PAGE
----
Love on a Pillow was the fourth and final film that Roger Vadim made with Brigitte Bardot. Together they had created the uniquely French sex symbol that was Bardot in the 1956 movie And God Created Woman and with this slightly eccentric feature they said their cinematic farewell.
The story goes that Vadim first saw Bardot on the cover of Elle that he had ripped off to make a paper airplane. The 15-year-old model made such an impression on him that he sought her out. Two years later, in late 1952, she turned 18 which allowed the couple to marry and Bardot to begin her career as a screen actress. Through the early Fifties she started to build up a star-billing in France, even acting in a few British films, but it was the first film directed by her husband that made her a global superstar.
And God Created Woman used wide-screen, colour and Method actors to craft a saleable product like popular American films, but it was Bardot’s astonishing beauty, sensuality and free-spiritedness that lifted it into an international phenomenon. Set in San Tropez, Bardot’s character gets a group of men hot under the collar with her kittenish beauty and headstrong personality. The film also marked the end of Bardot and Vadim’s marriage, nonetheless they went on to make Heaven Fell That Night in 1958 and the amusingly titled Please, Not Now! in 1961.
Made in 1962, Love on a Pillow is based on the 1958 best-seller by feminist author, Christiane Rochefort. Brigitte Bardot is once more a lovely young thing with a complicated love life. She is Geneviève Le Theil who has recently inherited a spacious Paris flat, a nice pile of money and some a small mansion in the city of Dijon. When she travels to Dijon to clear up the inheritance, she finds an overdosed man in the hotel room she has mistaken for her own. She saves his life and somehow ends up looking after him when he is discharged from hospital.
Rochefort’s novel was titled Le Repos du Guerrier or The Warrior’s Rest, and was supposedly based on the Greek myth of Orpheus who tries to rescue his wife Eurydice from the underworld. In this case it is the man who is brought back from the dead: Renaud Sarti (played by Robert Hossein), a former soldier and current nihilist. Initially he finds himself as the pet of the wealthy and beautiful Geneviève, but the tables turn after she falls for him.
What starts off as an happy, if largely bed-bound relationship, turns into a fraught one. The cheeky but charming Renaud does help Geneviève leave her restricted middle-class upbringing behind, but he also turns out to be a serious drinker. Not even landing a girlfriend like Bardot is enough to make him sort himself out.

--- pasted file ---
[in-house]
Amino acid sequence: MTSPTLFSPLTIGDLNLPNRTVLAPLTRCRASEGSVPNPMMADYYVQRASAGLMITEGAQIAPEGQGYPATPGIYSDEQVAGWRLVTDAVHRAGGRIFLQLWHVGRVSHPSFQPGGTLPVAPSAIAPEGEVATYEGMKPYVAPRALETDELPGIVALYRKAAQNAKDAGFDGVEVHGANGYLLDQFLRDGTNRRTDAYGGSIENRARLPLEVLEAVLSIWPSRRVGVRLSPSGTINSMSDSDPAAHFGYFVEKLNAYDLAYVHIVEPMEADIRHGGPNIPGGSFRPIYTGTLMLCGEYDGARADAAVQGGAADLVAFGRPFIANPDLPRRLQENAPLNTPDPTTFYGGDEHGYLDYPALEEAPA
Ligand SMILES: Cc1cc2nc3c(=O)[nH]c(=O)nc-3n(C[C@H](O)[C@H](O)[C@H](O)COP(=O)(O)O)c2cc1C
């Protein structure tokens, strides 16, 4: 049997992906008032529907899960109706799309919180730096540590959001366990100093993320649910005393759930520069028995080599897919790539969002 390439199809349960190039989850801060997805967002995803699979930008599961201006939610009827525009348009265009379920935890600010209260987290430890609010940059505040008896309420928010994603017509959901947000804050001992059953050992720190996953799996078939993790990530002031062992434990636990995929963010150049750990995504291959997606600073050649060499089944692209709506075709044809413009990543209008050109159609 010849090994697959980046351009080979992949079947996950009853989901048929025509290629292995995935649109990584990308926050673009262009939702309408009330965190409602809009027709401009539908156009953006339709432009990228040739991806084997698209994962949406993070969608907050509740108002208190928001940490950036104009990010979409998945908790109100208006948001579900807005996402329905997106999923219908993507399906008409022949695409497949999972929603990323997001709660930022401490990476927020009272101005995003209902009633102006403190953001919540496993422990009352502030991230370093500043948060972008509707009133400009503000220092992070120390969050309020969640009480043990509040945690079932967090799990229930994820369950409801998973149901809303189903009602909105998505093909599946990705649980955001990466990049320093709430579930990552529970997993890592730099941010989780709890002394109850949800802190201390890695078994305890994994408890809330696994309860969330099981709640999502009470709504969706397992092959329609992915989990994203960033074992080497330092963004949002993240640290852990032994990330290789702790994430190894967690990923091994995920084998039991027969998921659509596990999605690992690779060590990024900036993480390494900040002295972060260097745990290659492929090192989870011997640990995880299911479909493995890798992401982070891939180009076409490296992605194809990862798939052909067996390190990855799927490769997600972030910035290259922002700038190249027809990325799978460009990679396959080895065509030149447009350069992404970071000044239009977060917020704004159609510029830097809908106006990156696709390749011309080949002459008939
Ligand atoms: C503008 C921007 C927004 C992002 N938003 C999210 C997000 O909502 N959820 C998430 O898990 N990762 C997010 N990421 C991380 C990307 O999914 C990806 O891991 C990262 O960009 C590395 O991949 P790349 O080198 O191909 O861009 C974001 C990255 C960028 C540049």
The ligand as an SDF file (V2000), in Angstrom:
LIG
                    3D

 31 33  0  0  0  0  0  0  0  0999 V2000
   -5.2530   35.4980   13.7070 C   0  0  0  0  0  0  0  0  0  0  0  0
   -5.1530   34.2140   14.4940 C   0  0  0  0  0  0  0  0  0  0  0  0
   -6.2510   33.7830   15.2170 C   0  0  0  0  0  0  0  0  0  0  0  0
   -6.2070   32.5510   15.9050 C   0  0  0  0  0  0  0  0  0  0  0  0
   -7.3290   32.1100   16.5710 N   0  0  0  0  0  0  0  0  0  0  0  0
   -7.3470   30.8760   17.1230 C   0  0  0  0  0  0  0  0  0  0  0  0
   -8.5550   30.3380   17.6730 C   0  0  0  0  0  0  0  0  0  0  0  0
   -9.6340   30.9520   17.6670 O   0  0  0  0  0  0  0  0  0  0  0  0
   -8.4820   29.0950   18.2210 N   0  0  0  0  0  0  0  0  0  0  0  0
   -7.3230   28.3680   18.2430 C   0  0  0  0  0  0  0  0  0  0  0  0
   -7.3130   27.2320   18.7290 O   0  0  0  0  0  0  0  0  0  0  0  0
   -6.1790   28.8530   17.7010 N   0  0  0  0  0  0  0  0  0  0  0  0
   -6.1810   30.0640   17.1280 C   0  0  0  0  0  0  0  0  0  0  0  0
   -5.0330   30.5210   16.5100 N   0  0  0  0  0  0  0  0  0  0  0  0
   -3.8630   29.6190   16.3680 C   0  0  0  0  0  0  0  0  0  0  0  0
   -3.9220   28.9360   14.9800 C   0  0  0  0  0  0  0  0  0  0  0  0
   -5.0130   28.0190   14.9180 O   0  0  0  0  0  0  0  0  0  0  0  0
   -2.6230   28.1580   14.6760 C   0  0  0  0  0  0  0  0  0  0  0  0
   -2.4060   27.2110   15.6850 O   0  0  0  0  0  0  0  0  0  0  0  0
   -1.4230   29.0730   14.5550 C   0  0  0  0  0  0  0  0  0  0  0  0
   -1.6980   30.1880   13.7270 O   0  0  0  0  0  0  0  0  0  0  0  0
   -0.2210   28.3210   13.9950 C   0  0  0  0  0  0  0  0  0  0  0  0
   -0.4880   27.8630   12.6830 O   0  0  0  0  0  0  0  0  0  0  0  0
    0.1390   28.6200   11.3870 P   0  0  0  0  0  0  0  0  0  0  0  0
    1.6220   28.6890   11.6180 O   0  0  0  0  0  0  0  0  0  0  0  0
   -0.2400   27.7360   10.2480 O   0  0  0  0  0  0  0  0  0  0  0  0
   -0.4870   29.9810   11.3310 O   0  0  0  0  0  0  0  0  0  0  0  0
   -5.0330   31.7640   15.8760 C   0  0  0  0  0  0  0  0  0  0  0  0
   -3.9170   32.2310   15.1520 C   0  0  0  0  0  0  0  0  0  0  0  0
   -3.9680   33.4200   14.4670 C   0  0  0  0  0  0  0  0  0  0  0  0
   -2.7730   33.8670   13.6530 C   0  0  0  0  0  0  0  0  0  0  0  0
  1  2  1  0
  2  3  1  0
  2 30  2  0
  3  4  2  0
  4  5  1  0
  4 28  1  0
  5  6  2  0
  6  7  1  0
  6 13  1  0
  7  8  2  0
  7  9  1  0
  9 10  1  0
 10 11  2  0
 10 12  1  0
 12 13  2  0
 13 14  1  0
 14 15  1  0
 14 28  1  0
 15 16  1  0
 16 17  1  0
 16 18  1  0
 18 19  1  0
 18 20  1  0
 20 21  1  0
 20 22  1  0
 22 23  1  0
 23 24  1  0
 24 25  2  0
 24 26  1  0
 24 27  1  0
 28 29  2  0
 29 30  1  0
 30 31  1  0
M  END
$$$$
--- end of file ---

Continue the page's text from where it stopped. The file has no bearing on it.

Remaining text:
Two factors make the film is a little strange. Firstly, the combination of the ‘existentialist’ and ‘feminist’ dialogue (that must have its origin in Rochefort’s book) with the camera’s slightly too obvious fascination with Bardot. One minute there is an exchange like this, he: “Life in this earth is pointless” her: “Speak for yourself” he: “I am” and the next minute Bardot is gently toasting her naked breasts by the fire.
The other slightly dippy thing about Love on a Pillow is its ‘Sixtiesness’. The film may have been made at the very beginning of the decade but a beatnik party, naked hoovering and the couple’s week in bed are all speak of the liberalising of attitudes. The party, in particular, is great fun. After a night spent drinking at a bar, our heroes join a bunch of jazz musicians (who later supply the music) at the flat/studio of Katov, a sculptor (played by the hulking and volcano-voiced James Robertson Justice). At the party Bardot has her back fondled by another man (surely signifying something more), her boyfriend does a bit of impromptu plumbing and then some sculpting, and another party goer is so stoned he can barely talk.
Rather than ask if is Bardot any good in this film, it’s more accurate to say that she is simply ‘Bardot’ once more. The screen legend is said to be a joint creation of Brigitte Bardot and Jean Vadim. He first saw her star potential and asked her to dye her hair blonde, and it was he who supposedly saw the potential of incorporating her persona into her films. Once the formula was perfected, she rarely departed from it. The role of Geneviève must have been familiar enough for Bardot, as it traced her own voyage from prim middle-class girl to uninhibited Sixties woman, all the while strutting about with a perma-pout that hypnotises any unsuspecting male who crosses her path.
Love on a Pillow may not have caught the attention of international audiences as her first outing with Vadim had, and it may not be as artistically ground-breaking as Le Mépris (directed by Jean-Luc Godard), but it is a little off the wall and rather enjoyable for it.